“Our faith journey isn’t just about showing up on Sunday for a good sermon and good music and a good meal. It’s about what we do Monday through Saturday as well. … Jesus didn’t limit his ministry to the four walls of the church, He was out there fighting injustice and speaking truth to power every single day.”
“We agree with our first lady and trust that you see the importance of properly articulating this important distinction. We request that the change be made as soon as possible wherever it appears in the naturalization process but especially in the study materials, so that those preparing for and taking the naturalization exam can have an accurate understanding of the foundational freedoms so beautifully expressed in our Constitution,” the signers said.
- Morton Blackwell, chairman, The Weyrich Lunch
- Colin A. Hanna, chairman, Coalitions for America, co-chairman, The Weyrich Lunch
- Tony Perkins, president, Family Research Council
- Penny Young Nance, CEO & president, Concerned Women for America
- Phyllis Schlafly, founder, Eagle Forum
- Richard Viguerie, chairman, ConservativeHQ.com
- Gary Bauer, president, American Values
- Hon. J. Kenneth Blackwell, visiting professor, Liberty University School of Law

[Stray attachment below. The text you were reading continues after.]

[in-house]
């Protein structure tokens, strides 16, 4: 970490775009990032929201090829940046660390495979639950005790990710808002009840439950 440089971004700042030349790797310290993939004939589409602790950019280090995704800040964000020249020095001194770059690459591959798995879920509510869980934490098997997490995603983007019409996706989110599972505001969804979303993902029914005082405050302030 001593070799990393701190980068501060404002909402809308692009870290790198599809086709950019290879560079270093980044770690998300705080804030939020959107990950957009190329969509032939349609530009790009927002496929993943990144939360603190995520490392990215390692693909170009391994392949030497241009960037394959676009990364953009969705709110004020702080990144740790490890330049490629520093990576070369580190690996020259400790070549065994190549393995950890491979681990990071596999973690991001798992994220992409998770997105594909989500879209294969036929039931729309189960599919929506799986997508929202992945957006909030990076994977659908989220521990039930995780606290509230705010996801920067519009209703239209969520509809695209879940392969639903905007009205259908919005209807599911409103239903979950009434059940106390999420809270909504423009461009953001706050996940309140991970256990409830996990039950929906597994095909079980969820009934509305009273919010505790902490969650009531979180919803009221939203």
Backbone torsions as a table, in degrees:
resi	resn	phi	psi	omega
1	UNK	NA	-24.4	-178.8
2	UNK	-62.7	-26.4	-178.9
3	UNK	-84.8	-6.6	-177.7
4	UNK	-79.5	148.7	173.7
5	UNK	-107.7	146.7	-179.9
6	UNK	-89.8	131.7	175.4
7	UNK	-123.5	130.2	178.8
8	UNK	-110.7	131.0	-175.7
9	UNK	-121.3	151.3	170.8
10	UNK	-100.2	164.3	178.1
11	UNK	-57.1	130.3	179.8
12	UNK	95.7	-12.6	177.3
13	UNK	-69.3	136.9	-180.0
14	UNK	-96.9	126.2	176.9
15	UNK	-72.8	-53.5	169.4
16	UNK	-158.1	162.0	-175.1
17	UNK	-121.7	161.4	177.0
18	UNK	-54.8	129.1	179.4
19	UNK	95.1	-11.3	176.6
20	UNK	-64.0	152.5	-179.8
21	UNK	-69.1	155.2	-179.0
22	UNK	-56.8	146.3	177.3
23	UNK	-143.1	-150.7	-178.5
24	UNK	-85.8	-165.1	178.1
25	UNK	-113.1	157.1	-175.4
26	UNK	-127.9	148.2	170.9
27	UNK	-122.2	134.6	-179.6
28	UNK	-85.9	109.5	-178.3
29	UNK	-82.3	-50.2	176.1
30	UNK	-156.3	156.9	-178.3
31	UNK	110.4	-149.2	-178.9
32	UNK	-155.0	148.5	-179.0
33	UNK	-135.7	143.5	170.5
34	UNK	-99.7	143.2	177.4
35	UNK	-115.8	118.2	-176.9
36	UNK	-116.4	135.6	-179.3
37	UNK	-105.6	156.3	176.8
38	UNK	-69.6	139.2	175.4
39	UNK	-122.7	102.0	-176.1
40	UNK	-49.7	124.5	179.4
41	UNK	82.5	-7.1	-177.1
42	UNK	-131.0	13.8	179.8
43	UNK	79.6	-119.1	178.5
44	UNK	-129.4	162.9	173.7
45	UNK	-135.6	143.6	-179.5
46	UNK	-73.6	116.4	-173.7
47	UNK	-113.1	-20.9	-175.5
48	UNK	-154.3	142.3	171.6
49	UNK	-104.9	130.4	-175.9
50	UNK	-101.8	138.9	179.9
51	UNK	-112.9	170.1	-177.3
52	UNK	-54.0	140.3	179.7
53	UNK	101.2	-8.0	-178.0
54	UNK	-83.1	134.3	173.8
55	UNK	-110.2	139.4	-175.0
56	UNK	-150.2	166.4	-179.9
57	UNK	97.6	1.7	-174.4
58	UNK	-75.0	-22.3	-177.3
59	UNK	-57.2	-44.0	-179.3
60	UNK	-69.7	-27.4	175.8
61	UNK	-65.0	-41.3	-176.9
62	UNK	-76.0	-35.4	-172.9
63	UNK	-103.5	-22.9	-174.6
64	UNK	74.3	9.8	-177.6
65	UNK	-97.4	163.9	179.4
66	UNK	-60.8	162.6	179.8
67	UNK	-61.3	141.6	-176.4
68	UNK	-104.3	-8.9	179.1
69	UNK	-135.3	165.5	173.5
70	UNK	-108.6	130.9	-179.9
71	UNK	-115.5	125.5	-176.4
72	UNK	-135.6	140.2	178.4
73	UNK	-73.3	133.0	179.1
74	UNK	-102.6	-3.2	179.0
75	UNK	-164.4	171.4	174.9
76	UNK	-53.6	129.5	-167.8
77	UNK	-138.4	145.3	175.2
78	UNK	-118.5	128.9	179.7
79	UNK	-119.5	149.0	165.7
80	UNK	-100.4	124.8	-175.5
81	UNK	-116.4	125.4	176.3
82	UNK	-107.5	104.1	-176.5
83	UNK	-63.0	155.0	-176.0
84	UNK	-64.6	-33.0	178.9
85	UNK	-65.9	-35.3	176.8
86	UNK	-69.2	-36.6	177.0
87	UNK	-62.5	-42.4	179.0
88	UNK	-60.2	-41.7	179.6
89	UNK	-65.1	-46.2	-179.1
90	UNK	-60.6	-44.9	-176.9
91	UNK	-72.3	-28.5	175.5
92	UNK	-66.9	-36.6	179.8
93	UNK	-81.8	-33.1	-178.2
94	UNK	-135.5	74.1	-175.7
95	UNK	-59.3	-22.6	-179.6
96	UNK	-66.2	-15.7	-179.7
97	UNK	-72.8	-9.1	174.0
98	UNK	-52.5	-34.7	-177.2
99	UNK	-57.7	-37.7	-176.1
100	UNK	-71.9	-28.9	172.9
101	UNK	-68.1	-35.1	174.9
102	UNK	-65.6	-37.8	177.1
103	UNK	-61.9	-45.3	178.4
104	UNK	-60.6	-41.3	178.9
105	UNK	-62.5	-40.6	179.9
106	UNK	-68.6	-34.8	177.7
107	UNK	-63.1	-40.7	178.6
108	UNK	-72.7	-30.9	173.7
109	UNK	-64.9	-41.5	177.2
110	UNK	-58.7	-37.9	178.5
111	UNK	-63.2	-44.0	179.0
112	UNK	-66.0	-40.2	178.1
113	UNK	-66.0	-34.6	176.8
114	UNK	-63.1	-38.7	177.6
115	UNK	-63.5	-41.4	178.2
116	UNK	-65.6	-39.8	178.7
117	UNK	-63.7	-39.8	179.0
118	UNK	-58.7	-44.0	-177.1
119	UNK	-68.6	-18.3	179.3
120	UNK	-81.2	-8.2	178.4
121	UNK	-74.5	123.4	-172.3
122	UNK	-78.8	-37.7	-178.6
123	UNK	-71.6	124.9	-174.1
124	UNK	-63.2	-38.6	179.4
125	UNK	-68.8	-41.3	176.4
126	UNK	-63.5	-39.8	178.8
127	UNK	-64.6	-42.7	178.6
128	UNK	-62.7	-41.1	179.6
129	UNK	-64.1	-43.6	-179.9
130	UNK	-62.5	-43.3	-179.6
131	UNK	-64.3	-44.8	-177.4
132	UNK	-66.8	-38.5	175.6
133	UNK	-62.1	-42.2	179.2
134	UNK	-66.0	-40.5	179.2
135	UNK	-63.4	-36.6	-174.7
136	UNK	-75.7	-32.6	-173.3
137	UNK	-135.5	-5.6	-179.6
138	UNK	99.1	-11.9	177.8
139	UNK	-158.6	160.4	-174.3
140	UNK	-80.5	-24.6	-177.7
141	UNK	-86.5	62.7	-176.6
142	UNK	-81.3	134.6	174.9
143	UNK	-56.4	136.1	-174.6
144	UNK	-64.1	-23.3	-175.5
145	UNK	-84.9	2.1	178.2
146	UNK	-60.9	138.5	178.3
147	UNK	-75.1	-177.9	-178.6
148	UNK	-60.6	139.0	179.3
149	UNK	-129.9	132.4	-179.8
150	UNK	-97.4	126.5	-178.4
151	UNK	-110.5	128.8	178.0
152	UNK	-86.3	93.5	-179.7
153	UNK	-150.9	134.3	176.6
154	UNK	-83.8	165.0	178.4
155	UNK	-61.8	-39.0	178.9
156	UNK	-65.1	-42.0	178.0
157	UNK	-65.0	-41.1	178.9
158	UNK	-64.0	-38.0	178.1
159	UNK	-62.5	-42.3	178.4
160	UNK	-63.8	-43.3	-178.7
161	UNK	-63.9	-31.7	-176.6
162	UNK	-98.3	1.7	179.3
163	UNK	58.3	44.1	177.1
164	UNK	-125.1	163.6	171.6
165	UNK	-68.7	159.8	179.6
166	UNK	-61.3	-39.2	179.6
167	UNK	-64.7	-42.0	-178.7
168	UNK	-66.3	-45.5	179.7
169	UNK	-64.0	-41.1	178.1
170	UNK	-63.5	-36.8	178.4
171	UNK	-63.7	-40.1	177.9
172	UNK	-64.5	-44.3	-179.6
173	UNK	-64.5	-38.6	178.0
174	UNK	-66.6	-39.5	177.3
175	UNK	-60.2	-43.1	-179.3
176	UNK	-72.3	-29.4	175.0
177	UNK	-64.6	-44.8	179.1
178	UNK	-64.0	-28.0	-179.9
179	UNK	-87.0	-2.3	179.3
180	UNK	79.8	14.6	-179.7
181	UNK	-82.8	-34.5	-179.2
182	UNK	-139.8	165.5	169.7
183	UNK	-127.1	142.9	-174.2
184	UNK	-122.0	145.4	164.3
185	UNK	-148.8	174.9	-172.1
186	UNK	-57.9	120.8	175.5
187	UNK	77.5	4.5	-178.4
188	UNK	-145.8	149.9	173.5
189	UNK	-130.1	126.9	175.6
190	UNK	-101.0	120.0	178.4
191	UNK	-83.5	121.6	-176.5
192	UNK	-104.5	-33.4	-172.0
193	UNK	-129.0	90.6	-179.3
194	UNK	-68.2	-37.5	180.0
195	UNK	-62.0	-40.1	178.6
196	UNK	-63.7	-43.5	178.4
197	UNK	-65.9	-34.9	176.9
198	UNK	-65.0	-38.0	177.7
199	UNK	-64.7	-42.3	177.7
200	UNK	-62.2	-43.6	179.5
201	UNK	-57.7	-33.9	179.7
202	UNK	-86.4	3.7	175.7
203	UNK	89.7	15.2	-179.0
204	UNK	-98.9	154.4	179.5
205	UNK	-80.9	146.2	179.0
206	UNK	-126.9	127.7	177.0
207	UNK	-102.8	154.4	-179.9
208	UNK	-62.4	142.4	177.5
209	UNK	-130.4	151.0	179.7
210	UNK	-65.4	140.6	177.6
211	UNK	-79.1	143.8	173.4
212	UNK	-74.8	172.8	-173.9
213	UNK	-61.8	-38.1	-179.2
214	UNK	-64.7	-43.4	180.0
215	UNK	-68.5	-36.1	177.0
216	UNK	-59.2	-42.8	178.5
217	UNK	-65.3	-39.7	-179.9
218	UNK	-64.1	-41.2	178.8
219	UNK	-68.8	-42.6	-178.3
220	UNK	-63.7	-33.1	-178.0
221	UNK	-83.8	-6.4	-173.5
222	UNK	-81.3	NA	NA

- Dr Alveda King, director, African American Outreach Priests for Life
- Tom Fitton, president, Judicial Watch
- Jim Martin, founder/chairman, 60 Plus Association
- Star Parker, president, Center for Urban Renewal and Education (CURE)
- Tim Wildmon, president, American Family Association
- Ron Robinson, president, Young America’s Foundation
- Mathew Staver, founder & chairman, Liberty Counsel
- Galen Carey, vice president, government relations, National Association of Evangelicals
- Jerry A. Johnson, Ph.D., president, National Religious Broadcasters
- Dan Schneider, executive director, American Conservative Union
- Rick Scarborough, president, Vision America Action
- Robert D. Thompson, administrator, The Weyrich Lunch
- Mark Tooley, president, The Institute on Religion and Democracy
- Faith J. H. McDonnell, director, Church Alliance for a New Sudan
- Ted Baehr, president, MOVIEGUIDE (R)
- Dr. Jim Garlow, senior pastor – Skyline Church, La Mesa, California
- Janet Porter, president, Faith2Action
- Rev. Lou Sheldon, chairman, Traditional Values Coalition
- Andrea Lafferty, president, Traditional Values Coalition
- Susan Carleson, president, American Civil Rights Union
- Brian S. Brown, president, National Organization for Marriage
- Timothy Head, executive director, Faith & Freedom Coalition
- P. George Tryfiates, director of governmental affairs, Association of Christian Schools International
- Dr. Keith Wiebe, president, American Association of Christian Schools
- Fr. Frank Pavone, national director, Priests for Life
- Janet Morana, executive director, Priests for Life
- Joseph Farah, editor and chief executive officer, WND.com
- Kay Daly, president, Coalition for a Fair Judiciary